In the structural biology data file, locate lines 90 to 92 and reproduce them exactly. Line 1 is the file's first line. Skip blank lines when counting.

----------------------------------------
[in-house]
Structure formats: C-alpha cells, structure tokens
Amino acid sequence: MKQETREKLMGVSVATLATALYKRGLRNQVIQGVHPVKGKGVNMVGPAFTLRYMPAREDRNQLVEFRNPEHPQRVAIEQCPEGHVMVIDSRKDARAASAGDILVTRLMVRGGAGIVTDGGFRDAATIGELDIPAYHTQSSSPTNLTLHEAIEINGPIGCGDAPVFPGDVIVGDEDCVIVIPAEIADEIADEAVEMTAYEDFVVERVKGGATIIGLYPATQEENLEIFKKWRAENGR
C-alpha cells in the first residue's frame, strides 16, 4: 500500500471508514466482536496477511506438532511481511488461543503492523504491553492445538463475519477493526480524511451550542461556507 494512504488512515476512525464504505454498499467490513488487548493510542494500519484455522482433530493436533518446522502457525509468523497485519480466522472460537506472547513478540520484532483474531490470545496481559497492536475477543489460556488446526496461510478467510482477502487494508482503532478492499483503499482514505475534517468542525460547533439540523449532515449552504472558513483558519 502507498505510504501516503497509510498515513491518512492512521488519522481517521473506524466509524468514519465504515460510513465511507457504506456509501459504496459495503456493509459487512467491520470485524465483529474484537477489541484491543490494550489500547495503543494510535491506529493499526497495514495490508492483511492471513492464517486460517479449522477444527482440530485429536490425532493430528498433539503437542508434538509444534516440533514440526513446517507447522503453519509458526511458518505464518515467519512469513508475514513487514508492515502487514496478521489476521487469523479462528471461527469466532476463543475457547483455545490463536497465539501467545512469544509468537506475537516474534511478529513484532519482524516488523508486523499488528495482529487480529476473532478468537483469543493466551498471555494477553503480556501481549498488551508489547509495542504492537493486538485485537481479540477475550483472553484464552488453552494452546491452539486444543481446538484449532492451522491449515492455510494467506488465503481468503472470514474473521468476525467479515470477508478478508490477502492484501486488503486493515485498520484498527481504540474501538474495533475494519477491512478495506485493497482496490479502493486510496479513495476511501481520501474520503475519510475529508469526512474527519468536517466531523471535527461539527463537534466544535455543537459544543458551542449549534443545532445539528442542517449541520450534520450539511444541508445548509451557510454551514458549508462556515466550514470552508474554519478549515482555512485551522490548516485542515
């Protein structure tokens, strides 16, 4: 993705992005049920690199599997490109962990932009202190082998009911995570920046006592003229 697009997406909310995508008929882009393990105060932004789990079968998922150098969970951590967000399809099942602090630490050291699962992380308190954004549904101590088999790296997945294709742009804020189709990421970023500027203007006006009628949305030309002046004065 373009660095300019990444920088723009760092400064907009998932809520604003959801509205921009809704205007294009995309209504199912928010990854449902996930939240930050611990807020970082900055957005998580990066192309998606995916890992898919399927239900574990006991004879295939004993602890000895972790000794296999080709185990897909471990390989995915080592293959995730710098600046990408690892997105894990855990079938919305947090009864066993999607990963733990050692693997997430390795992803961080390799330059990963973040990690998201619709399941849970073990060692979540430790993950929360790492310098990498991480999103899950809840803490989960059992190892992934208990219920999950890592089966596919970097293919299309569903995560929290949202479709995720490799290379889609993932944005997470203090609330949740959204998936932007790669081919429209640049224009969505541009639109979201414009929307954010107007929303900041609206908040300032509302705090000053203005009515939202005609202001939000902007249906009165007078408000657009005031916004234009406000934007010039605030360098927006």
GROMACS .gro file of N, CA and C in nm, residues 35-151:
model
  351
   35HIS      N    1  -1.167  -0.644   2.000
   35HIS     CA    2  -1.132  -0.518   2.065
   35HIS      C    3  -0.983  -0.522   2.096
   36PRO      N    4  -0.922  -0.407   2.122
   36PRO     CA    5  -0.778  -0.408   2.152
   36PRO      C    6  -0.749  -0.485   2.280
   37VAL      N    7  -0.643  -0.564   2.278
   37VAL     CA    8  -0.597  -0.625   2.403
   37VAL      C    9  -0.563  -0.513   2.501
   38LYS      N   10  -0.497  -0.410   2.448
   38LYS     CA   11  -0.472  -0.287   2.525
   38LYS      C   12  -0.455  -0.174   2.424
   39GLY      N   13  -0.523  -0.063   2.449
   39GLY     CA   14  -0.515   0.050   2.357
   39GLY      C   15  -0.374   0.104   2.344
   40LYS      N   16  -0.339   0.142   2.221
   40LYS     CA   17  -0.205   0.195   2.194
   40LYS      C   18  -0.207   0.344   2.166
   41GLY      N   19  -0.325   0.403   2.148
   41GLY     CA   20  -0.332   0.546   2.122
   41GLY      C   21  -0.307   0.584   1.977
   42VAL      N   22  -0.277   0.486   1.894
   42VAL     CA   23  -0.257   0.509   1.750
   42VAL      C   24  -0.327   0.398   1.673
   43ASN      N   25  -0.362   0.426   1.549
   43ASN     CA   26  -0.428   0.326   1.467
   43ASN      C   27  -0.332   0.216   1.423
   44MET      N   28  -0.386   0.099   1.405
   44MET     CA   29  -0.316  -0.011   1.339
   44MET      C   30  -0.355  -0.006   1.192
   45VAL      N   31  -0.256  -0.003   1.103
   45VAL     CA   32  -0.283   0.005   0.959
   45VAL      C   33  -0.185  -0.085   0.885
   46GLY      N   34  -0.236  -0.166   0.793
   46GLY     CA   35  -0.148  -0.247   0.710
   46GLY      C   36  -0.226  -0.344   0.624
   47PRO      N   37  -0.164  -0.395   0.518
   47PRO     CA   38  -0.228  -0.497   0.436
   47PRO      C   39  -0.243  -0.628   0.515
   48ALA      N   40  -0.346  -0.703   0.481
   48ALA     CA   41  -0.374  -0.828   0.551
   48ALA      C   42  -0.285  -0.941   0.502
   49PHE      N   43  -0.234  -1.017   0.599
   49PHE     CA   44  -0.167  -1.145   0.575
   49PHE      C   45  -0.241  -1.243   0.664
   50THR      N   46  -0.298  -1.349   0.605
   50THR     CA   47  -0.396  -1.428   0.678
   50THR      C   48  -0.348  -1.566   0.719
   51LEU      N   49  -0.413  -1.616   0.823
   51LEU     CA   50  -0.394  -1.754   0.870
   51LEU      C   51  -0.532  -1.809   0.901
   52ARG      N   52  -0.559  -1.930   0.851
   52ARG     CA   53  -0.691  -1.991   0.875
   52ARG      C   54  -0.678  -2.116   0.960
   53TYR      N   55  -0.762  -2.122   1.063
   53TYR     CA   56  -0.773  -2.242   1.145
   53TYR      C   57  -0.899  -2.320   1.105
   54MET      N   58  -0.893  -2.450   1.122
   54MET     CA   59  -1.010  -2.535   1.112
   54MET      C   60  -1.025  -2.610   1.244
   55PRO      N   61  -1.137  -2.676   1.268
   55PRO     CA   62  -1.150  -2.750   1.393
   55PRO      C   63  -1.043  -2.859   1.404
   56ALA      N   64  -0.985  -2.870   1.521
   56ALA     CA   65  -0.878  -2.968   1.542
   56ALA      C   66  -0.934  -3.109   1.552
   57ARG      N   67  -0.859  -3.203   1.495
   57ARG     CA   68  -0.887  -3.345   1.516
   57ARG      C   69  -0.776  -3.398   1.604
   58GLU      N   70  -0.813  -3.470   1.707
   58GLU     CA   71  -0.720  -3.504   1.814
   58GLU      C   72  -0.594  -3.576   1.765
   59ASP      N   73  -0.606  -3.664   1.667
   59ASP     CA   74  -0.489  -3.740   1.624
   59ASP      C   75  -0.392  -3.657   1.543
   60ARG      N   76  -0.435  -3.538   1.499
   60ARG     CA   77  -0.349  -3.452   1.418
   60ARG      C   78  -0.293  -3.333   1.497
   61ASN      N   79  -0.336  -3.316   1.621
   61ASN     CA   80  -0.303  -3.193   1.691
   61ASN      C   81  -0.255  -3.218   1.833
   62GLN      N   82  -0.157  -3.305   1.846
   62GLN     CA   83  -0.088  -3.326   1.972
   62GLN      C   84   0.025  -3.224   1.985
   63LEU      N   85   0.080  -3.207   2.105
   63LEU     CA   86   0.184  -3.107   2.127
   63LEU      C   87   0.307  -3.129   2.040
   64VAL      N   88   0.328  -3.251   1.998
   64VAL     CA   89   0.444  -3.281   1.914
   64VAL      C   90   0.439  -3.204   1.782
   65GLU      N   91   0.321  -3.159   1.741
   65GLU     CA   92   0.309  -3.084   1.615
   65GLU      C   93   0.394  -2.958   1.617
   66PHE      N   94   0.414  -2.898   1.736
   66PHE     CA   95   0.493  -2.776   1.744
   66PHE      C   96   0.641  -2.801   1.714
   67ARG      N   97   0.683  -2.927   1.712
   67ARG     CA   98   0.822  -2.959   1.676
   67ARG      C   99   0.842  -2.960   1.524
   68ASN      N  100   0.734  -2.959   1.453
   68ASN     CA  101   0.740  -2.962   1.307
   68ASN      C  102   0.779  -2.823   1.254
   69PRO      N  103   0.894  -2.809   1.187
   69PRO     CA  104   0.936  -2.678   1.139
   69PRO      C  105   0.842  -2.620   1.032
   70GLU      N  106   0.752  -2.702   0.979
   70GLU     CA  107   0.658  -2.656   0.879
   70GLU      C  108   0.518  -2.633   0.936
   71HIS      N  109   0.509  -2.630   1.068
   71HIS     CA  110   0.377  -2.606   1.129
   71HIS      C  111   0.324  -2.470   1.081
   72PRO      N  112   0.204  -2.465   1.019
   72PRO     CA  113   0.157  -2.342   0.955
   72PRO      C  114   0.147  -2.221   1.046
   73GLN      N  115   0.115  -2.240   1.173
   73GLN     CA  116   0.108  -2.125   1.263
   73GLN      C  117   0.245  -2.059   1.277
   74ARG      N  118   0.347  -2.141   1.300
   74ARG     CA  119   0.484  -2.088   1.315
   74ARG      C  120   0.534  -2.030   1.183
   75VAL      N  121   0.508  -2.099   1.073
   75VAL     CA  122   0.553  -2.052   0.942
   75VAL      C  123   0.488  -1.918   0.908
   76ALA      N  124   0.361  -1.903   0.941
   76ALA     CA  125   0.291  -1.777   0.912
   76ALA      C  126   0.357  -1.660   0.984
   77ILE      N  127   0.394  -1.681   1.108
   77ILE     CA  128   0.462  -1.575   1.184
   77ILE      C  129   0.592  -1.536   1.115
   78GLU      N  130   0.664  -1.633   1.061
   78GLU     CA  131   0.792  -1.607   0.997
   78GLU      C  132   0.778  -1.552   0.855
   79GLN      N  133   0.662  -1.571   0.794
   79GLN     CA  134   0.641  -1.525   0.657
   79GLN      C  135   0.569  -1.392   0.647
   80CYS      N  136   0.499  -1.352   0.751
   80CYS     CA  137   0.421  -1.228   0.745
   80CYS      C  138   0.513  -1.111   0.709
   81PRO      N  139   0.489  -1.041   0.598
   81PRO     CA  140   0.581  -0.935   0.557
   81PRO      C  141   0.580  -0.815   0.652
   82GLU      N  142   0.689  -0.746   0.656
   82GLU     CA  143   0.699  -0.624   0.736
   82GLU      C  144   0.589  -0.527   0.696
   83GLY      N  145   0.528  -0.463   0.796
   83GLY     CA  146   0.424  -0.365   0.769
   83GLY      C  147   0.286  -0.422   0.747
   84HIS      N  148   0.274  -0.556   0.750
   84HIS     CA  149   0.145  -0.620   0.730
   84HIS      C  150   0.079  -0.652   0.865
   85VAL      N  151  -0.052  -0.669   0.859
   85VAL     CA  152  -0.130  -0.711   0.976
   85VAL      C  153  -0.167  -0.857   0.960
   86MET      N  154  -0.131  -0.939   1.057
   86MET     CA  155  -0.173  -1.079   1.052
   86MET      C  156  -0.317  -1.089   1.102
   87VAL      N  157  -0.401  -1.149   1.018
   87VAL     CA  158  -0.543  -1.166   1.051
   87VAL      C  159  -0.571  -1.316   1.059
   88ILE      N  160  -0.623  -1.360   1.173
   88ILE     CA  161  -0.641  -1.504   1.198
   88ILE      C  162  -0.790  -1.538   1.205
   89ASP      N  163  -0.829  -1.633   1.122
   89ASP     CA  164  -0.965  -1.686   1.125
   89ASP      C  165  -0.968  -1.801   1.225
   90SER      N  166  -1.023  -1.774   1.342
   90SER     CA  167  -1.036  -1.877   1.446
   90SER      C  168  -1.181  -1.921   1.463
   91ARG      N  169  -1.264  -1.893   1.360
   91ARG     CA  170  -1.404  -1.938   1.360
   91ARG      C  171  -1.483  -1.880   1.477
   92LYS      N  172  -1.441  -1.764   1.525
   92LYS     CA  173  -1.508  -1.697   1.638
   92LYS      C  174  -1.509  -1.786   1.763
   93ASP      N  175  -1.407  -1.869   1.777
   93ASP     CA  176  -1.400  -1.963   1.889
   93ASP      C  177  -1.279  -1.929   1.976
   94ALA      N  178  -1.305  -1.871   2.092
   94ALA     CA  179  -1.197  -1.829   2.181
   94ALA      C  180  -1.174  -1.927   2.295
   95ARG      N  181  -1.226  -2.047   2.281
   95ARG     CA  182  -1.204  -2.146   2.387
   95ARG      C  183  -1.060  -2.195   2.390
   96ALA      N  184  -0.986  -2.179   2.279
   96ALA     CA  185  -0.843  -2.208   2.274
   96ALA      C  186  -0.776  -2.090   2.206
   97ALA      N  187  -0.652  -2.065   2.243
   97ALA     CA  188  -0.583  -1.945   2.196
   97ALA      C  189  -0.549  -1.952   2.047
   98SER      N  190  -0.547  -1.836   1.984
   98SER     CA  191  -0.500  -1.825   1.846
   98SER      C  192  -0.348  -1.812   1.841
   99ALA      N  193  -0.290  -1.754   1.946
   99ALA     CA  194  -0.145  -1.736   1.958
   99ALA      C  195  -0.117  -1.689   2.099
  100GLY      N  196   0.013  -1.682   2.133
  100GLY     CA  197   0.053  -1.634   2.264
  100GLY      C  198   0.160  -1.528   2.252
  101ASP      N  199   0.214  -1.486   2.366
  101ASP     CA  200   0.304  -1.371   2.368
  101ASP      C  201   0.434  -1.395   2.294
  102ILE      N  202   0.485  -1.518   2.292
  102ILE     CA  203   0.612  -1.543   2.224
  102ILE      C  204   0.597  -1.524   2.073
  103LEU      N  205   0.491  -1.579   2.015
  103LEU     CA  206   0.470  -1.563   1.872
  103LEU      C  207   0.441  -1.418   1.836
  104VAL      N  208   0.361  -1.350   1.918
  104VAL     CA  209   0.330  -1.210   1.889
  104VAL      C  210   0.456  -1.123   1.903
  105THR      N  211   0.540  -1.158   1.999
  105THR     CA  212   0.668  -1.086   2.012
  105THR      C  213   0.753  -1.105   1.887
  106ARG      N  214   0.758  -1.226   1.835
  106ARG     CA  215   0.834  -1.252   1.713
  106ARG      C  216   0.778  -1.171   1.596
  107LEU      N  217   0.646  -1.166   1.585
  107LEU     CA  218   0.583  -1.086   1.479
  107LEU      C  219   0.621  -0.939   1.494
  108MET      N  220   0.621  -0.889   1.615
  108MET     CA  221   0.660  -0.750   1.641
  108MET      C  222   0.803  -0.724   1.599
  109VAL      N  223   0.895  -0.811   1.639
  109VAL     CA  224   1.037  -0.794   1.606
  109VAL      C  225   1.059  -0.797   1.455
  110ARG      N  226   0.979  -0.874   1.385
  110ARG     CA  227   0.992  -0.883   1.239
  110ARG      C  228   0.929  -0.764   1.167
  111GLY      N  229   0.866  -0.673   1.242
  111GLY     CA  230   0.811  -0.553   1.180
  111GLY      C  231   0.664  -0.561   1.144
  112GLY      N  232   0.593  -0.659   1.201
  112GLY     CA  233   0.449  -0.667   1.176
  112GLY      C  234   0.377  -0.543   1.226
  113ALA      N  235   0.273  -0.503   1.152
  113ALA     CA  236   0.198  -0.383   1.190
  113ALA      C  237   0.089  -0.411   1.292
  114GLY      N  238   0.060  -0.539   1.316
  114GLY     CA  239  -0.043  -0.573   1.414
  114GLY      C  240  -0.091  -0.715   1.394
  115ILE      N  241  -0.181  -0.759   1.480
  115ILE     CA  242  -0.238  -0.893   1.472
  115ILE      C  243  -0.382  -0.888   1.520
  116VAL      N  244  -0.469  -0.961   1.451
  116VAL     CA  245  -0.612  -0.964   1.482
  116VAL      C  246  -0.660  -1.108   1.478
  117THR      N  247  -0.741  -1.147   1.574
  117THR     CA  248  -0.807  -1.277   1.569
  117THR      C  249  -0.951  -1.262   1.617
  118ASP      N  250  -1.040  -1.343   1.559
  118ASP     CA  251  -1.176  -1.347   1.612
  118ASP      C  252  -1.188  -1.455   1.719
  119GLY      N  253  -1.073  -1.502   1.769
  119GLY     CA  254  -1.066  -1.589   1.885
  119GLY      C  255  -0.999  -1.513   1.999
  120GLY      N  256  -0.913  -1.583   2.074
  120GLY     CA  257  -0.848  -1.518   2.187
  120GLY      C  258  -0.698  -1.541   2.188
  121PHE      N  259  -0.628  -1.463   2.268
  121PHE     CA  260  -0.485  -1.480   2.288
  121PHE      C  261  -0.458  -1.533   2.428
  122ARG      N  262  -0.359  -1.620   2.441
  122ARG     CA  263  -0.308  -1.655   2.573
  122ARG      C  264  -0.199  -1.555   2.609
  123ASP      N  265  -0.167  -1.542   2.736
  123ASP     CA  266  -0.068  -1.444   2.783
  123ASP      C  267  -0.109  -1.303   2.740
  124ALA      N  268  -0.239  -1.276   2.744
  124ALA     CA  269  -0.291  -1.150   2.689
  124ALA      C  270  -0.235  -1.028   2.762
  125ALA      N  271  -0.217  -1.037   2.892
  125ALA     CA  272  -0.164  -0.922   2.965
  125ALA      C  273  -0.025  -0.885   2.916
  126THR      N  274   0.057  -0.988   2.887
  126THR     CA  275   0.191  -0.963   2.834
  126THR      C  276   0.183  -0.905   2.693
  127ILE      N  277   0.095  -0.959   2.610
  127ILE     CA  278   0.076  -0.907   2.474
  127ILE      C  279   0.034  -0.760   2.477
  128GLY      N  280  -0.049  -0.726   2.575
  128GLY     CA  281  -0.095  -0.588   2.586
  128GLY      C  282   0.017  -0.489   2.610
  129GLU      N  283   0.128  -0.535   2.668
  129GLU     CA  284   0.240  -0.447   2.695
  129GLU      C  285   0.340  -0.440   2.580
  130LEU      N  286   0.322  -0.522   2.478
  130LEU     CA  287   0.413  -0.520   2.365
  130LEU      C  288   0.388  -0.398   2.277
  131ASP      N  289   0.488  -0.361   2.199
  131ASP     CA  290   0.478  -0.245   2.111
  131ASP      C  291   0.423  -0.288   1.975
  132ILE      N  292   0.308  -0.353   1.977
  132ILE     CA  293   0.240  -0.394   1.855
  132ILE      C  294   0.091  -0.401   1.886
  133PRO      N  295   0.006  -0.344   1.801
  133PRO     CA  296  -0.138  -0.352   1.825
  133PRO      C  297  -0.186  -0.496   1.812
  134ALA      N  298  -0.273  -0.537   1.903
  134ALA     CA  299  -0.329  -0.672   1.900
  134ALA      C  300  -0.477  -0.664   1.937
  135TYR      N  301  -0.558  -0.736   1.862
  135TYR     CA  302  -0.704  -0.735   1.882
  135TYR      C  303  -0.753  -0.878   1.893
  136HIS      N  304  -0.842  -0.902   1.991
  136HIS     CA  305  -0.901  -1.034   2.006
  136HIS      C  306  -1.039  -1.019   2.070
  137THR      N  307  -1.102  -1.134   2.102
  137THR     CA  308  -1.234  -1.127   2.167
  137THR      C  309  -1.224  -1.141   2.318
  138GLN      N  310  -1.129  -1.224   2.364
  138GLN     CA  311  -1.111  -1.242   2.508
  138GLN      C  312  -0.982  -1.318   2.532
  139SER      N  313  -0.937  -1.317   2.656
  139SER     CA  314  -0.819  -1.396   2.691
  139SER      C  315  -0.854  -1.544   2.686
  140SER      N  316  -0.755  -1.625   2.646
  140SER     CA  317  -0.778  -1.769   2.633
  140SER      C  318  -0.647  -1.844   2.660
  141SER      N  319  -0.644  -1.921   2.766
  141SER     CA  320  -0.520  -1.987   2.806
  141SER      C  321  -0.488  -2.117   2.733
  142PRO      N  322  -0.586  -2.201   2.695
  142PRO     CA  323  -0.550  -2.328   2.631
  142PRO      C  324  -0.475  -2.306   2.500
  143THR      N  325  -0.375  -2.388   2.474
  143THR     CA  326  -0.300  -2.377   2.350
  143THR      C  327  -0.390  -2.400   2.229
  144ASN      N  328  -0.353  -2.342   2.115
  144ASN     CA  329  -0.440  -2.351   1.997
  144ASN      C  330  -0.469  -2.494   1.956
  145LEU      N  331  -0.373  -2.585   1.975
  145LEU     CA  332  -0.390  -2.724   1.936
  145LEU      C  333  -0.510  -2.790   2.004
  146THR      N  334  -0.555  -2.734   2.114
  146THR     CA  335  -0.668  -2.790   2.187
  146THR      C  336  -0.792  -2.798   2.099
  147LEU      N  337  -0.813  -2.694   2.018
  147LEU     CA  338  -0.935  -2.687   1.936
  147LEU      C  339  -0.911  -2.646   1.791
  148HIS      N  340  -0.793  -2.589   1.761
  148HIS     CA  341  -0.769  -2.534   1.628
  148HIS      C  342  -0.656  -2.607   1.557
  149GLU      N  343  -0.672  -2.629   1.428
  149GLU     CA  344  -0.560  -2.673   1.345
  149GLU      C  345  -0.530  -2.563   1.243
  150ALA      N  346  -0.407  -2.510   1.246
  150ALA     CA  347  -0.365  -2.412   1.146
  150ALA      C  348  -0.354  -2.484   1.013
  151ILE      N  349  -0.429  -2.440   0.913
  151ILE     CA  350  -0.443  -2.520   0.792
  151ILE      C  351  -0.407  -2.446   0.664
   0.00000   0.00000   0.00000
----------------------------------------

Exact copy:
   62GLN      N   82  -0.157  -3.305   1.846
   62GLN     CA   83  -0.088  -3.326   1.972
   62GLN      C   84   0.025  -3.224   1.985